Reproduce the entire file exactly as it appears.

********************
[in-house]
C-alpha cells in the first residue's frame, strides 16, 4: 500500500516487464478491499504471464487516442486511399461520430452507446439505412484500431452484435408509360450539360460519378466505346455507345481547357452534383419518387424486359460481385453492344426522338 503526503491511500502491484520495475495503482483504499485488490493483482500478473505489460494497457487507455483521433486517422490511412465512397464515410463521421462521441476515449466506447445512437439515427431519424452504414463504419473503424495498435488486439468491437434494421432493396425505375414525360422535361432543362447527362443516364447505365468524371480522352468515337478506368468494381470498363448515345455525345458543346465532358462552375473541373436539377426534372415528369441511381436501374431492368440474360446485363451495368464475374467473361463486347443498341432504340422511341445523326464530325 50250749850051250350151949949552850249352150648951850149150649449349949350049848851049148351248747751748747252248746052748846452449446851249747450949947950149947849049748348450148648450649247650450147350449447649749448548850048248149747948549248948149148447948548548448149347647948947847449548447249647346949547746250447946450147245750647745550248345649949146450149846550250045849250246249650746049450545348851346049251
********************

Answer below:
[in-house]
C-alpha cells in the first residue's frame, strides 16, 4: 500500500516487464478491499504471464487516442486511399461520430452507446439505412484500431452484435408509360450539360460519378466505346455507345481547357452534383419518387424486359460481385453492344426522338 503526503491511500502491484520495475495503482483504499485488490493483482500478473505489460494497457487507455483521433486517422490511412465512397464515410463521421462521441476515449466506447445512437439515427431519424452504414463504419473503424495498435488486439468491437434494421432493396425505375414525360422535361432543362447527362443516364447505365468524371480522352468515337478506368468494381470498363448515345455525345458543346465532358462552375473541373436539377426534372415528369441511381436501374431492368440474360446485363451495368464475374467473361463486347443498341432504340422511341445523326464530325 50250749850051250350151949949552850249352150648951850149150649449349949350049848851049148351248747751748747252248746052748846452449446851249747450949947950149947849049748348450148648450649247650450147350449447649749448548850048248149747948549248948149148447948548548448149347647948947847449548447249647346949547746250447946450147245750647745550248345649949146450149846550250045849250246249650746049450545348851346049251